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review 2020-07-26 23:58
Winston Spencer Churchill: Visions of Glory, 1874-1932 (The Last Lion #1)
The Last Lion: Winston Spencer Churchill: Visions of Glory, 1874-1932 - William Raymond Manchester

Before he became the face of the dogged determination in World War II and the voice of inspiration for the British people, Winston Churchill was a scion of a noble family looking to make his mark and coming close on many occasions.  The Last Lion: Winston Spencer Churchill: Visions of Glory, 1874-1932 is the first volume of William Manchester’s biographical trilogy which deals with Churchill’s early life and his adventurous political career until he was shunned by power and entered the political wilderness.


A scion of the ducal Marlborough family, Winston Spencer-Churchill was the eldest son of a second son and his American wife.  Before even getting to Winston’s birth and life, Manchester paints the social, cultural, and political landscape he would be born into, be indoctrinated to believe in, and defend his entire life.  Throughout his life, Winston would use the connections of his parent’s friends and acquaintances to advance himself early in his career while a boon to his military and early political careers it hardly made up for the fact that both his parents were aloof to his existence even for the times of the British upper class.  Manchester relates Winston’s school misadventures and horrible academic record for the classical education expected off one of his station, but while he failed to understand Greek or Latin his “remedial” studies of English year after year would serve him the rest of his life as a journalist, author, and speaking in Parliament.  While he served in wars in the frontier of the Empire, first in India then in Sudan, and afterwards in South Africa he initially went there as a “journalist” but used his military rank to join battles or was recruited by the commander on the spot to lead men.  Upon the completion of the Boer War, during which he was taken prisoner and escaped, Winston entered politics in his eyes to take up his late father’s torch.  Once on the floor of the House, Winston’s speeches were events to be listened to and to be written about in the papers.  His familial connections got him in touch with the high circles of the Conservative party, but the issue of Free Trade and his own “radical” views on issues made him become a Liberal and soon found him apart of the new government the party form and would be until after the events connected with Gallipoli during the First World War resulted in him taking to the trenches on the Western Front.  After a return to a position in the Government, Winston soon found him edging away from the Liberal Party that was dying in the face for the rise of the Labour Party and soon returned the Conservatives to be among their new Government.  Yet the same tensions that made Winston leave the Party in the first place were still there but with more animosity but it was the issue of India sent Winston still a Conservative into the political wilderness that many of his political adversaries believed him to be finished, especially at his age.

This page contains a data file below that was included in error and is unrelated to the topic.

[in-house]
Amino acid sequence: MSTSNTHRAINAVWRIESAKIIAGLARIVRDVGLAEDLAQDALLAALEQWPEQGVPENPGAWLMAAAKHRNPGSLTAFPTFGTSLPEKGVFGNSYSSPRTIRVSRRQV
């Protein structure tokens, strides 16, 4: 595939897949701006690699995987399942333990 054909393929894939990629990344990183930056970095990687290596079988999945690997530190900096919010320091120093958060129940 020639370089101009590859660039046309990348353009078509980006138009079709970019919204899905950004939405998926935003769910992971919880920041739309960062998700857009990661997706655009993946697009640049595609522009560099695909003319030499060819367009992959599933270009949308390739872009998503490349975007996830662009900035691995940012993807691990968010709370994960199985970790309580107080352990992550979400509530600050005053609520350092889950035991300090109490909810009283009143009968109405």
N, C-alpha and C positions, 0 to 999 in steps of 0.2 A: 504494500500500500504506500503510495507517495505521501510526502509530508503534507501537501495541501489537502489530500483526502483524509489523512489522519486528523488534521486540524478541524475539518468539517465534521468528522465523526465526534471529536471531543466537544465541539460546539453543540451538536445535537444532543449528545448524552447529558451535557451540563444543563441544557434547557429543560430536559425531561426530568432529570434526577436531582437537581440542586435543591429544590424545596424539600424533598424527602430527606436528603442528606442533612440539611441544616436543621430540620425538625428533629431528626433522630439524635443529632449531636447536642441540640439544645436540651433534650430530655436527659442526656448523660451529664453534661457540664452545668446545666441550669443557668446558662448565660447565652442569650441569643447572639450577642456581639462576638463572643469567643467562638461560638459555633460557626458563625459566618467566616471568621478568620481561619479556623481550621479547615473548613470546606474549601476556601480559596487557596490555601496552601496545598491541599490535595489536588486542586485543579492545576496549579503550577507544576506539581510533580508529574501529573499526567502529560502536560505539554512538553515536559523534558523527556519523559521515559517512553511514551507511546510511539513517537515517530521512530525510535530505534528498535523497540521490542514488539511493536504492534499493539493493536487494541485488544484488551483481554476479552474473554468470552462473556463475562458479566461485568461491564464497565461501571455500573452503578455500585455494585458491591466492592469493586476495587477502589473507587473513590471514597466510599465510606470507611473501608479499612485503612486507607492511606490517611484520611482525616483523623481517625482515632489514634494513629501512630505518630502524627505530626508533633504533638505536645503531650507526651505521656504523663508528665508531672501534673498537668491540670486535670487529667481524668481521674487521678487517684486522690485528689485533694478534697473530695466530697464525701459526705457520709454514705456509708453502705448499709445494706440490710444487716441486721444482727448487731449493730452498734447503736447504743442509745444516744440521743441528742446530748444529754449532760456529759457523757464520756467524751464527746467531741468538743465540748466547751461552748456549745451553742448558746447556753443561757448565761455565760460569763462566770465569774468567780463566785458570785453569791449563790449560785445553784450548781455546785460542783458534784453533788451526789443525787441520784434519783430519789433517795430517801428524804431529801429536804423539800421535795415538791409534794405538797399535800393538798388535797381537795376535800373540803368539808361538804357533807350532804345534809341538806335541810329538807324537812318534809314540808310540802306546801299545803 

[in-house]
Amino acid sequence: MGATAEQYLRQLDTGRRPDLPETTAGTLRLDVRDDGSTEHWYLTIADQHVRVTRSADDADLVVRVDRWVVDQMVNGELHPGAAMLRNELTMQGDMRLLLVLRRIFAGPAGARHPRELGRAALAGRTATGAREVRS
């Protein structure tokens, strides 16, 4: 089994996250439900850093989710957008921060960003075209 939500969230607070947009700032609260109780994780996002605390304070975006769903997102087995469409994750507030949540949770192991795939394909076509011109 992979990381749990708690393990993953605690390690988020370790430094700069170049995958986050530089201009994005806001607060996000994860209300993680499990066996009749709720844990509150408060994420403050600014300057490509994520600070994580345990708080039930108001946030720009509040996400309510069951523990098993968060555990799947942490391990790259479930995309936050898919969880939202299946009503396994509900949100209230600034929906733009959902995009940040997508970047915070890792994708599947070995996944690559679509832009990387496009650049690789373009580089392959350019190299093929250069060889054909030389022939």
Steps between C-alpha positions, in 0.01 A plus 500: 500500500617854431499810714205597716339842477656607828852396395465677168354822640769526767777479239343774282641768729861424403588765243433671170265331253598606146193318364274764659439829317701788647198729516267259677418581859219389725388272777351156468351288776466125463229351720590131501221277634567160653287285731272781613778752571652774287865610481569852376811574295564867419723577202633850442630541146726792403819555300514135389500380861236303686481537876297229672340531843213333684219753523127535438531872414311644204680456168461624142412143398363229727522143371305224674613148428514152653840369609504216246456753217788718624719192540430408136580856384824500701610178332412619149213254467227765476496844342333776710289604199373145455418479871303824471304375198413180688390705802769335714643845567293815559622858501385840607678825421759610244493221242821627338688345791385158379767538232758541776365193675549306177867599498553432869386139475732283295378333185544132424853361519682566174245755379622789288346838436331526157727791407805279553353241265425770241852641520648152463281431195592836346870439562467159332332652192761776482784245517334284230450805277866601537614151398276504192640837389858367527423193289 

In nearly 900 pages of text, Manchester not only details the first 58 years of Winston’s life but also the times he lived in while slowly setting things up for the final volume for the events in which he is most well-known to the public today.  There seems to be a bias by Manchester towards Winston that does make it through to the page instead of a little more balanced writing in places, however Manchester does not shy away that Winston’s views and words around the India issue essentially were racist even though at the time it was common thought by many in Britain.  Manchester gives balanced view of Winston’s relations with the working class while at the same time revealing why Labour and the press said he was against them.  The account of the Dardanelles and Gallipoli campaign that is always blamed on Winston is given fully fleshed out including what actions Winston were accountable for and those he was not and why it was he that the failure was attached to.


Visions of Glory, 1874-1932 reveals the times and environment in which Winston Churchill was brought up and how they shaped him as he entered politics and attempted to rise to power.  William Manchester gives a full picture of a young then middle-aged politician whose life was a roller coaster that influenced the British Empire its domestic and foreign affairs, but never held ultimate power and seemed never to.  If one wants to know Churchill this book is a great place to start.

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review 2016-09-12 00:00
Wat ons niet zal doden
Wat ons niet zal doden - David Lagercran... Wat ons niet zal doden - David Lagercrantz,Geri de Boer I loved [b:The Girl with the Dragon Tattoo|2429135|The Girl with the Dragon Tattoo (Millennium, #1)|Stieg Larsson|https://d2arxad8u2l0g7.cloudfront.net/books/1327868566s/2429135.jpg|1708725] and [b:The Girl Who Played with Fire|5060378|The Girl Who Played with Fire (Millennium, #2)|Stieg Larsson|https://d2arxad8u2l0g7.cloudfront.net/books/1351778881s/5060378.jpg|6976108], and - though not as much as the previous two - i enjoyed [b:The Girl Who Kicked the Hornet's Nest|6892870|The Girl Who Kicked the Hornet's Nest (Millennium, #3)|Stieg Larsson|https://d2arxad8u2l0g7.cloudfront.net/books/1327708260s/6892870.jpg|12883496].
Unfortunately Stieg Larrson has passed away, but his father and brother asked David Lagercrantz (writer of [b:I am Zlatan Ibrahimovic|18832749|I am Zlatan Ibrahimovic|Zlatan Ibrahimović|https://d2arxad8u2l0g7.cloudfront.net/books/1384815669s/18832749.jpg|18201568],which was great!) to keep his legacy alive, and continue with this series.

This isn't [a:Stieg Larsson|706255|Stieg Larsson|https://d2arxad8u2l0g7.cloudfront.net/authors/1246466225p2/706255.jpg], but it's not bad.
Like the previous books, the beginning is very complex. There were a lot of characters being introduced at once, that it was a bit hard to follow.
The plot wasn't my thing: Quantum mechanic (?), hacking, internet security... I can't even describe it properly.